Each signer must have at least one acceptable form of identification that is Not expired longer than 3 years. If no ID is available then you may provide a "credible witness" - a third party with no beneficial interest in the documents, who personally knows the signer and who has one acceptable ID. Photocopy of any ID is not acceptable.
A driver’s license or identity card issued by any state;
A U.S. passport or an officially recognized passport of a foreign country;
A U.S. military identification card;
An identity card issued by a federally recognized Indian tribe; or
At least one current document issued by the federal government or a state, county, or other local government that contains the person’s photograph
Do I need to have a witness present?
Your documents may require one or two individual witnesses.
You should be prepared to have your required witnesses available
during our appointment. A witness can be any third-party person
with no beneficial interest and not related to the signer. Think friend or neighbor.
You can see if you need any witnesses if there are signature lines
on your documents with the word "Witness".
1. Over the age of 18
2. Not a benefactor or directly related to the signer
3. Has a valid photo ID as listed above.
What are your business hours?
Express Notary Plus operates from M - Th 8am - 8pm, | Fri 8am - 5pm, | Sat 9am - 4pm, | Sun 10am - 3pm. After-hour requests and holidays are available with additional service fees. Just contact us at (317)747-3025
Why Do I Need to Get a Document Notarized?
Certain documents in the State of Indiana must undergo notarization to attain legal validity. This requirement arises in cases where an oath is necessary before execution, as well as for real estate documents. Additionally, various other documents, including trusts, deeds, power of attorney, and affidavits, mandate notarization. Some documents undergo notarization voluntarily, serving the purpose of confirming the proper execution and identity of the involved parties.
In certain situations, especially when personal appearance is not feasible, businesses and entities may request notarized signatures. This practice instills confidence in the proper identification of the signer and ensures that they personally executed the documents rather than relying on a proxy in their presence.
Can I Notarize Anything I Want?
Put simply, in the State of Indiana, nearly all documents have the potential to undergo notarization. However, certain documents may be ineligible for notarization if they do not meet the specific legal requirements set by Indiana law.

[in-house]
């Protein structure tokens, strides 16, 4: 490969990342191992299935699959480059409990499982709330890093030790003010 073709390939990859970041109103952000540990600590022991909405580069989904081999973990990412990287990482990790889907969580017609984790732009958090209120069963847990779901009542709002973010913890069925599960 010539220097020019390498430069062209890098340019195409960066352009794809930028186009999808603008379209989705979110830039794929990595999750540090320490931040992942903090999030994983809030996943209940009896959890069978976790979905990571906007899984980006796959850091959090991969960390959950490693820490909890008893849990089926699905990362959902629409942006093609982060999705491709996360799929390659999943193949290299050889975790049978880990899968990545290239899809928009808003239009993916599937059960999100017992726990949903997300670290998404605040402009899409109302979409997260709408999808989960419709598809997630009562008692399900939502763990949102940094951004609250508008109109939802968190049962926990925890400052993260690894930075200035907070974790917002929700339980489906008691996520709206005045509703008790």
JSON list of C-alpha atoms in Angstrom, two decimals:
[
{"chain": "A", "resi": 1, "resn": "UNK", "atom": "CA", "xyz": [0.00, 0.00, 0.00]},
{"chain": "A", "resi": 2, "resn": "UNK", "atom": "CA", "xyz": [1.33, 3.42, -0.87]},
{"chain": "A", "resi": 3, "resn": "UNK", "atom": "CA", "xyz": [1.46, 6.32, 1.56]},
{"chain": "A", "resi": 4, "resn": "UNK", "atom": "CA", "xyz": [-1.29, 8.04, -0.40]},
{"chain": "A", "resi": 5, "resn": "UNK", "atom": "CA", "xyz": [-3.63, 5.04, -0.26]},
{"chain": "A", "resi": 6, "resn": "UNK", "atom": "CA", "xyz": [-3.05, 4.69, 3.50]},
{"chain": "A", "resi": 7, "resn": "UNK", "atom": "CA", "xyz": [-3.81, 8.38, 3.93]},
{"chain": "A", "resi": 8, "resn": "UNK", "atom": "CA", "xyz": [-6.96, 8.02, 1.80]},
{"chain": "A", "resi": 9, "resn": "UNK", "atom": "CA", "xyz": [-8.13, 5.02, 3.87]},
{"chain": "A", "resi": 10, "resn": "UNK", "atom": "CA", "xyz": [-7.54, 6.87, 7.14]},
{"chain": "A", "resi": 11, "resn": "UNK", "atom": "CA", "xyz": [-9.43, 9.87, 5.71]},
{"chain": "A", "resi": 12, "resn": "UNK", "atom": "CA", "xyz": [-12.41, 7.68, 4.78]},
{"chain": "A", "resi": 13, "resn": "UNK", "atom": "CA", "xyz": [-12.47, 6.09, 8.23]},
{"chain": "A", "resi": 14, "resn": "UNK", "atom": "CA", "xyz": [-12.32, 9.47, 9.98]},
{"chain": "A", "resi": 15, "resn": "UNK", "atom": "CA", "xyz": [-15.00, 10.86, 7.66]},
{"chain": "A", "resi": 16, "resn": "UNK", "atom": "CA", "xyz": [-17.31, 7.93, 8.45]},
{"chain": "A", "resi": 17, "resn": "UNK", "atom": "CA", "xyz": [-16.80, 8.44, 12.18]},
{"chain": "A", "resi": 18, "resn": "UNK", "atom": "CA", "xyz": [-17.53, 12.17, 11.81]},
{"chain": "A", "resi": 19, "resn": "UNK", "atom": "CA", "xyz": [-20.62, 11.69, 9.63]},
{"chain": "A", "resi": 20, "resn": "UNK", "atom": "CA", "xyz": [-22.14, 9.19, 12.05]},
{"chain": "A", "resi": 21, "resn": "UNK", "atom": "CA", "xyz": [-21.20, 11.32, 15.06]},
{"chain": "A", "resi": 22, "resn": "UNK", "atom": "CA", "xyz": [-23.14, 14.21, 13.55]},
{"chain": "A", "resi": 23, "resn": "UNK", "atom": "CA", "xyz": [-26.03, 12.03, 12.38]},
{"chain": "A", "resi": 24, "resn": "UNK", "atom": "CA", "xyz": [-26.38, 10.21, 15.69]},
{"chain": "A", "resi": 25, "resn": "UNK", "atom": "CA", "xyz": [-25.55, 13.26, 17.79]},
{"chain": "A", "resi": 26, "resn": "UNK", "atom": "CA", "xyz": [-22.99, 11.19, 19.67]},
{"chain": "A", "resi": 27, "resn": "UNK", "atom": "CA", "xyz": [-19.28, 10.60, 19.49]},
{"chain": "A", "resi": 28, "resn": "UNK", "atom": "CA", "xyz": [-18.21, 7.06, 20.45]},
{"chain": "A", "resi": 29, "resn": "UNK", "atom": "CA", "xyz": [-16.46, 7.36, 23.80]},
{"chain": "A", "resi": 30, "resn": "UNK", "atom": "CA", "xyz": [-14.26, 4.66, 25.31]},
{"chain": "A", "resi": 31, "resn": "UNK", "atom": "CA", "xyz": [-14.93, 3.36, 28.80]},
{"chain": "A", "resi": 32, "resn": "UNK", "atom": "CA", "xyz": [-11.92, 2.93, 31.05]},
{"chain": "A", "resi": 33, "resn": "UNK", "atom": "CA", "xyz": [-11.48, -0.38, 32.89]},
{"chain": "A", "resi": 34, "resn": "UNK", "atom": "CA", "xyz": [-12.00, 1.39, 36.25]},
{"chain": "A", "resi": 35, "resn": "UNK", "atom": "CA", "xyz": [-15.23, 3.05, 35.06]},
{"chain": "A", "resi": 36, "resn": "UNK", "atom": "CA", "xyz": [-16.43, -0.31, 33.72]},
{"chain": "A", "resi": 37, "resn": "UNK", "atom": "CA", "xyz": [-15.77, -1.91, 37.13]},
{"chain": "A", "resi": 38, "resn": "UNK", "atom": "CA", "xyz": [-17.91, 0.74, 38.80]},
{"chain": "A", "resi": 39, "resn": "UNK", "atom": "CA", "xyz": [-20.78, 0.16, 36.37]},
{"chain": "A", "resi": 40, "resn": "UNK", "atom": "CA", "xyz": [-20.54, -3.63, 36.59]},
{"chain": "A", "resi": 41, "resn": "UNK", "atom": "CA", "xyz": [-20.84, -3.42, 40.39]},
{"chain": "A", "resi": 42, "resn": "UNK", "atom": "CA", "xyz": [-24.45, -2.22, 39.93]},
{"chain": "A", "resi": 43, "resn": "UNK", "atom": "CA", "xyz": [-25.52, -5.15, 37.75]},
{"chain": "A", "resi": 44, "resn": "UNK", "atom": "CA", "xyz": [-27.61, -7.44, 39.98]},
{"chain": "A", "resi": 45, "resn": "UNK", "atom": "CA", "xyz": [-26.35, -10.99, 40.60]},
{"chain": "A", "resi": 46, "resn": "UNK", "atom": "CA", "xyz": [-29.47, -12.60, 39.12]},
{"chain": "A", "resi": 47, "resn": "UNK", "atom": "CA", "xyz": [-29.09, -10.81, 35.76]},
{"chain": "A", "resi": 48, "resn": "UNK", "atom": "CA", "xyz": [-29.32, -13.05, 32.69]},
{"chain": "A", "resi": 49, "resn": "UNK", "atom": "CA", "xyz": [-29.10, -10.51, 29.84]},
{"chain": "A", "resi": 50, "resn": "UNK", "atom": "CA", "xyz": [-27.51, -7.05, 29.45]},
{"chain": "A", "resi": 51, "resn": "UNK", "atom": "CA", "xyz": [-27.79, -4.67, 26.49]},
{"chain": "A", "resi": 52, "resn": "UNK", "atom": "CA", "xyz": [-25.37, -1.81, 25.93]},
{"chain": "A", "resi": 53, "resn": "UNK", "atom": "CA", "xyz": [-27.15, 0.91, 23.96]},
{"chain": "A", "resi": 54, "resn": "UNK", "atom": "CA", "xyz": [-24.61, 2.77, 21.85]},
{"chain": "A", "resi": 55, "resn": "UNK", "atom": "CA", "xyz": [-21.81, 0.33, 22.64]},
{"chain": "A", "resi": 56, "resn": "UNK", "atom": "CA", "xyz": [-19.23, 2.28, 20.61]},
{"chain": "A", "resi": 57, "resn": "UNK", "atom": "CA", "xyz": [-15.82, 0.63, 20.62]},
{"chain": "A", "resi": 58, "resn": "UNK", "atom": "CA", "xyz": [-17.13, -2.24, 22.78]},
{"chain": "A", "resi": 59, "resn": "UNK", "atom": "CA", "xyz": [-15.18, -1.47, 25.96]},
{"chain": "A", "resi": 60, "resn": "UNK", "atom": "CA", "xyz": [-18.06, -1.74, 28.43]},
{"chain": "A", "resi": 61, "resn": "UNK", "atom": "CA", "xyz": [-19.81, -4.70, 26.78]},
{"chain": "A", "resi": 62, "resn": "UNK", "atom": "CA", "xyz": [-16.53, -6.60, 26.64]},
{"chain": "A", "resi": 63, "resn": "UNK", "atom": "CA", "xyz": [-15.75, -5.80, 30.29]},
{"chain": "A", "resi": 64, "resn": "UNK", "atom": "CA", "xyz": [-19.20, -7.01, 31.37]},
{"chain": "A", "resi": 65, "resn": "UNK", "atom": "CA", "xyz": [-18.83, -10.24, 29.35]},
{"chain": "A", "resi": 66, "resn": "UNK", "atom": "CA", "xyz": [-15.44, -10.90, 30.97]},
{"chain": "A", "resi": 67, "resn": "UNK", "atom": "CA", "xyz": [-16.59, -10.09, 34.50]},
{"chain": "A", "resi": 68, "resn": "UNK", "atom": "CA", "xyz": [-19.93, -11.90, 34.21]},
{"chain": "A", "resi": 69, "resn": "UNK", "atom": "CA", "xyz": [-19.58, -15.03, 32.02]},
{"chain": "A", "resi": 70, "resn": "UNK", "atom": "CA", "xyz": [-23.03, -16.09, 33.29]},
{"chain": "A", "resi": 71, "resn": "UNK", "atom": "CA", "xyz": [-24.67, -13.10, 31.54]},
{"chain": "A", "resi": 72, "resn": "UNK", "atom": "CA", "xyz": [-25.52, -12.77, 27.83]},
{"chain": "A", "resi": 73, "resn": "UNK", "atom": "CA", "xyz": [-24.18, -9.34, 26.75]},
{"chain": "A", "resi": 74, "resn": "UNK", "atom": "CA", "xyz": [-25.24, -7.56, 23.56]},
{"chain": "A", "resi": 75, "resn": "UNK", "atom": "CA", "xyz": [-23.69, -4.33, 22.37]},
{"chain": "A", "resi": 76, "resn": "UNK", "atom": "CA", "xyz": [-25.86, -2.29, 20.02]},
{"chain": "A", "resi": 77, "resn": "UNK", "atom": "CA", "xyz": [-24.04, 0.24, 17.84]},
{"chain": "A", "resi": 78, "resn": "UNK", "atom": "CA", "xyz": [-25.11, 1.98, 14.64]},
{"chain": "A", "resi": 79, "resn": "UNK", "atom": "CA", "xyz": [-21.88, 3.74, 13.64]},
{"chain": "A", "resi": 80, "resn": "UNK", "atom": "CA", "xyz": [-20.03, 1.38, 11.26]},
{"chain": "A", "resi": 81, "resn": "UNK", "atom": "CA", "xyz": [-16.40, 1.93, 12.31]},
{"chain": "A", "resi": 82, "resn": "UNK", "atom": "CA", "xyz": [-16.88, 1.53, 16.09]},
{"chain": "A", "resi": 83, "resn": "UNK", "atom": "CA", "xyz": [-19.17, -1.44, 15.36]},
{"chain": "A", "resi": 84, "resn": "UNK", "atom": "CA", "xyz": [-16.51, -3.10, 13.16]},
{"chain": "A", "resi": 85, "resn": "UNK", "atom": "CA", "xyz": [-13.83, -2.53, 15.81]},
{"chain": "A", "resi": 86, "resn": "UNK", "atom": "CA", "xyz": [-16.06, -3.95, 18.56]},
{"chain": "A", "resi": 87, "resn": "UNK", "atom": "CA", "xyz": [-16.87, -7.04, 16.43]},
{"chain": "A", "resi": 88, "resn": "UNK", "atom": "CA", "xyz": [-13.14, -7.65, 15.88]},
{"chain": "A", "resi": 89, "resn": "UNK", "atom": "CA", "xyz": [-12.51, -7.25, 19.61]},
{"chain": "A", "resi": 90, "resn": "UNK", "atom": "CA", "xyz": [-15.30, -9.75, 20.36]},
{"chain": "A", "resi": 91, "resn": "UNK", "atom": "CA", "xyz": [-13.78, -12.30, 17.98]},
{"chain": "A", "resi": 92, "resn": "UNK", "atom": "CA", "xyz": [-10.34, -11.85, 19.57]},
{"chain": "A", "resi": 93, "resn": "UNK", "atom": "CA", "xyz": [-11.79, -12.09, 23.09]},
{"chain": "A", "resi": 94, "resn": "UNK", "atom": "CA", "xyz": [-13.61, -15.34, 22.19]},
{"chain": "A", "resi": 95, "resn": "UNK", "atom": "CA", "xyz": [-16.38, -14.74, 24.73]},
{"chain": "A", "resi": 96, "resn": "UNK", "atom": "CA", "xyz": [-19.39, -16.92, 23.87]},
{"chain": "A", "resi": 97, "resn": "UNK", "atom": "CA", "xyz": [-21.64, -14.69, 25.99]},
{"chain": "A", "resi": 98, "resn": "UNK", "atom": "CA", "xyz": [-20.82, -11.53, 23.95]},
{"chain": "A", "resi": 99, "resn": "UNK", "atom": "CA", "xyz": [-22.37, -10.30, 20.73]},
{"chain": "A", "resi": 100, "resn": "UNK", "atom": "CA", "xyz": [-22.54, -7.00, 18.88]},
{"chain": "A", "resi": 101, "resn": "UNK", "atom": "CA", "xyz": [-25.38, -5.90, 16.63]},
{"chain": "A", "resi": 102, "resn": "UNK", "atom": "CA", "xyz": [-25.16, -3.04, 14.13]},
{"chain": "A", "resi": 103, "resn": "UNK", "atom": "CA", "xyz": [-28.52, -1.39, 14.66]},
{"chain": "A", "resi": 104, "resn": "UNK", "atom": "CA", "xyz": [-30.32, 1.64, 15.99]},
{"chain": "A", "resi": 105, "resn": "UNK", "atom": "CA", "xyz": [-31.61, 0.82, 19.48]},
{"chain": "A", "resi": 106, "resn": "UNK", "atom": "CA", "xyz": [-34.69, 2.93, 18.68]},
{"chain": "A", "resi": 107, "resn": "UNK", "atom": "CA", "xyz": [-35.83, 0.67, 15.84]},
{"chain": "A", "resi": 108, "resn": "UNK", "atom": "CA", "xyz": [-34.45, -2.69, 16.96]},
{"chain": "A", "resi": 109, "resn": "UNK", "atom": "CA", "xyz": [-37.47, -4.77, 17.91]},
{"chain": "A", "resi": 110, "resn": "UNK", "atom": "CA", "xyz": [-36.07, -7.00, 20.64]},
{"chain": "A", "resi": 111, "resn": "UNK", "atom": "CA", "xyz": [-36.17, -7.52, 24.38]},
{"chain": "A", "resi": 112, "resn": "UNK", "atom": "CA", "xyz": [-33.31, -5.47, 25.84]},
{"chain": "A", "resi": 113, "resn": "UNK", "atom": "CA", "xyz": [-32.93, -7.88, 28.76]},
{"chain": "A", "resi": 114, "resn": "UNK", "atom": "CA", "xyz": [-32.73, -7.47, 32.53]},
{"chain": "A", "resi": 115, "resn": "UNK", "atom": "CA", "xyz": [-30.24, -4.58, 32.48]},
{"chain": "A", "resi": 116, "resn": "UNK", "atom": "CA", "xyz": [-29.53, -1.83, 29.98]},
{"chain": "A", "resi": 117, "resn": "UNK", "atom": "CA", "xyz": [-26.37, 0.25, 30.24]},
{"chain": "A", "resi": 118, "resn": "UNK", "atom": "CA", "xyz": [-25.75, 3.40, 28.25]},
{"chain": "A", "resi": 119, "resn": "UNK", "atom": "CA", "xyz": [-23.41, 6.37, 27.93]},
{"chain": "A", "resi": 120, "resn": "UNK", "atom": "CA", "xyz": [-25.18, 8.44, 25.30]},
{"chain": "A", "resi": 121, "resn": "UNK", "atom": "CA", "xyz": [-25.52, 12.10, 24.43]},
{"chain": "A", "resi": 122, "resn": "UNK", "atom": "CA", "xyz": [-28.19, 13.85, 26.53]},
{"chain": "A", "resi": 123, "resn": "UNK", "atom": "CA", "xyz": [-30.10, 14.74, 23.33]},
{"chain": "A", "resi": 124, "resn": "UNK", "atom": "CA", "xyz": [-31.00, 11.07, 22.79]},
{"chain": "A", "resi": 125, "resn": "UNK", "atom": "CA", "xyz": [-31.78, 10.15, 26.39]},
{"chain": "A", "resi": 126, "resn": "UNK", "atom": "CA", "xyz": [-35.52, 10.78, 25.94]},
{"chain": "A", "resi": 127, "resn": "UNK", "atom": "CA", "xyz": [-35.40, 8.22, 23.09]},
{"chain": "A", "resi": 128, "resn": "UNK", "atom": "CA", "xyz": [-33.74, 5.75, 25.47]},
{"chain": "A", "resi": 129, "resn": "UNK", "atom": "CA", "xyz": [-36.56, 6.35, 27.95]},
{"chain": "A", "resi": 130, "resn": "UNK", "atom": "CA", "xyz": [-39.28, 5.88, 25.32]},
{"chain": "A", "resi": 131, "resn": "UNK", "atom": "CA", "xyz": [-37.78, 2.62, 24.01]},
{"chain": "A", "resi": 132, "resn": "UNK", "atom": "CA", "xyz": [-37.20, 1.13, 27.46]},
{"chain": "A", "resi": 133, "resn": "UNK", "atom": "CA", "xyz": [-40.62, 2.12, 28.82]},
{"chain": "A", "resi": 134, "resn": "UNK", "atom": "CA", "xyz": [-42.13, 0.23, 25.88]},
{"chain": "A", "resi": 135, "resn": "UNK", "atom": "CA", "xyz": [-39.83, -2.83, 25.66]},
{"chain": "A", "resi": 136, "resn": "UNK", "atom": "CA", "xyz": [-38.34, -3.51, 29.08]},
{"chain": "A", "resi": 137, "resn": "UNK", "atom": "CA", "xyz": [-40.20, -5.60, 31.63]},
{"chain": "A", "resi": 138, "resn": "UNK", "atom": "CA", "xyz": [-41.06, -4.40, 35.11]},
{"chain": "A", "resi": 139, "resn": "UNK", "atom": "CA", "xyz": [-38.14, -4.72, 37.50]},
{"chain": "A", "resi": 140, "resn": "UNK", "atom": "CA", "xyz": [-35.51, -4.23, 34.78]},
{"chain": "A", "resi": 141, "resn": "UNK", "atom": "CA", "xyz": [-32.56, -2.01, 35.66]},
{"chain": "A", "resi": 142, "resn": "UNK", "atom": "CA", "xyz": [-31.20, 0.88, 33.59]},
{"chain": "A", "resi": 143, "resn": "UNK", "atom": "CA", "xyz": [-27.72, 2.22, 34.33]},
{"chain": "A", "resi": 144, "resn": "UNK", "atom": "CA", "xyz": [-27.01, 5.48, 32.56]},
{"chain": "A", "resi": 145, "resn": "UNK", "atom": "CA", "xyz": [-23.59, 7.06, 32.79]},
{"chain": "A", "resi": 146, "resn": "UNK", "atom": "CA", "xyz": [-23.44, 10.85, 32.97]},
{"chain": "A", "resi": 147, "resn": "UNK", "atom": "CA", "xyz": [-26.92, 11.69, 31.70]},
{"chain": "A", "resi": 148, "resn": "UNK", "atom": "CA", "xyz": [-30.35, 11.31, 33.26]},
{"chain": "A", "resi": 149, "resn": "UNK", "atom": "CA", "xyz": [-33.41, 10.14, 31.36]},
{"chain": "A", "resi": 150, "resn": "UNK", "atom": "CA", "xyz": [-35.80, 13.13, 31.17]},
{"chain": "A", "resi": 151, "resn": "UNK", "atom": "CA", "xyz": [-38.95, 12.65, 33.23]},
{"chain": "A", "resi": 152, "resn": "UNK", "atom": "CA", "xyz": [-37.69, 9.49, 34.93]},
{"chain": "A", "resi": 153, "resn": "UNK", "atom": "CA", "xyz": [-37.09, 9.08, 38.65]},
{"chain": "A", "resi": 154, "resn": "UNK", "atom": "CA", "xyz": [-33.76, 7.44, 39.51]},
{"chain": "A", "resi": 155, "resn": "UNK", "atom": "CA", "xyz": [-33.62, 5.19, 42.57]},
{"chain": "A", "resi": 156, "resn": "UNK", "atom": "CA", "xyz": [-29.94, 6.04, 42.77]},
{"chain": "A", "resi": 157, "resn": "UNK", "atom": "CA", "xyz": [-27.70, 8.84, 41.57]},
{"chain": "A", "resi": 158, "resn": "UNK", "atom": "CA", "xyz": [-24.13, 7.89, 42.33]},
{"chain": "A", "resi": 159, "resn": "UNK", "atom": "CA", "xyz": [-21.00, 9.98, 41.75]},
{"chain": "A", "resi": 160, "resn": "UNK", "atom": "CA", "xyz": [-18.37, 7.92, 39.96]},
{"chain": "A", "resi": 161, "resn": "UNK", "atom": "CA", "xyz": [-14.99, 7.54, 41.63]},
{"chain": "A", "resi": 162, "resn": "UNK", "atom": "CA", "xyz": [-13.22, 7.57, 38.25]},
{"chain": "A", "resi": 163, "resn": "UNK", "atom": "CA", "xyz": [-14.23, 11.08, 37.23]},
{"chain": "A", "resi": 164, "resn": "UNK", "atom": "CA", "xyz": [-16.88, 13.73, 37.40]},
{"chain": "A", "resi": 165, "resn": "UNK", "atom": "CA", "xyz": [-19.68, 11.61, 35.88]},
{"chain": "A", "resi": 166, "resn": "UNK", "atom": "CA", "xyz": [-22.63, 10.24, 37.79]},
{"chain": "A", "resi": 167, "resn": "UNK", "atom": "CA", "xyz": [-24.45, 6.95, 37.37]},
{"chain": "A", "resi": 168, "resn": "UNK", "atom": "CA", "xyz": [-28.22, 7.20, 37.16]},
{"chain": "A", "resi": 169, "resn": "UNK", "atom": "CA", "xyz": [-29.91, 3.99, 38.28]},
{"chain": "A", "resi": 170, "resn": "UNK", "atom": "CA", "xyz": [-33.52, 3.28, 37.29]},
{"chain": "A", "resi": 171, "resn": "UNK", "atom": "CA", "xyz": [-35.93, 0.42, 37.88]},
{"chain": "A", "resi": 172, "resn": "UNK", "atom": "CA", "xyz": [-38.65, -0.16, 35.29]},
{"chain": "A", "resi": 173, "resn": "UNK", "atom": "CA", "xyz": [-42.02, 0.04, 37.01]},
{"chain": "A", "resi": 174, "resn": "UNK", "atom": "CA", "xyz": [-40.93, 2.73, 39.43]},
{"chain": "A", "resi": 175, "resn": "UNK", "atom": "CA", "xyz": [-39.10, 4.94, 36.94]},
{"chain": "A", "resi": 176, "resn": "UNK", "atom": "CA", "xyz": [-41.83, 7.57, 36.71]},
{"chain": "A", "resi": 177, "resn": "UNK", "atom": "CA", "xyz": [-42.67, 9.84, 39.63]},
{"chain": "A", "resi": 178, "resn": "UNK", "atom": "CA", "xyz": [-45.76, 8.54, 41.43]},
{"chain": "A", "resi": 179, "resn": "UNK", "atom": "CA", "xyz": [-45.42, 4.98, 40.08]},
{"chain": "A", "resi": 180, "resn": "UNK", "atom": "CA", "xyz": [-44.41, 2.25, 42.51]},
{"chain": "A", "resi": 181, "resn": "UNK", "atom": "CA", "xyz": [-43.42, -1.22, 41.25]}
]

To qualify for notarization, a document must meet several basic requirements. The foremost and most critical requirement is that the document must require a signature from the individual seeking notarization. Items that do not necessitate signatures, such as photographs, cannot be notarized, as the primary duty of notaries is to verify identities and authenticate signatures.
Can I be refused Service by a Notary Public?
A notarial officer may refuse to notarize a document if the officer is not satisfied that:
1) the individual executing the document is competent or,
2) the individual's execution of the documents is being done knowingly or voluntarily,
Under specific circumstances, a notary may choose to decline to notarize a document for a member of the public, if the individual fails to meet the identification requirements or if the document is ineligible for legal notarization. Furthermore, if the person is unable or unwilling to provide payment for notarization, the notary is not obligated to offer free services.
Provided that all requirements are met and payment is offered for the services, the notary public is legally bound to provide their notarization services. Notaries serve the public, and failure to fulfill their duties as public servants may result in fines and the revocation of their commission.
Are you a Notario Publico?
No! Although the direct translation to Spanish is Notario Publico, Indiana notaries are not referred to as "Notario Publicos." The responsibilities associated with such a title are akin to those of a lawyer and are not connected to the role and duties of an Indiana Notary.
It is crucial not to conflate the two, as they represent distinct titles with entirely different responsibilities. In fact, in Indiana, it is illegal for a Notary Public to identify themselves as a Notario Publico.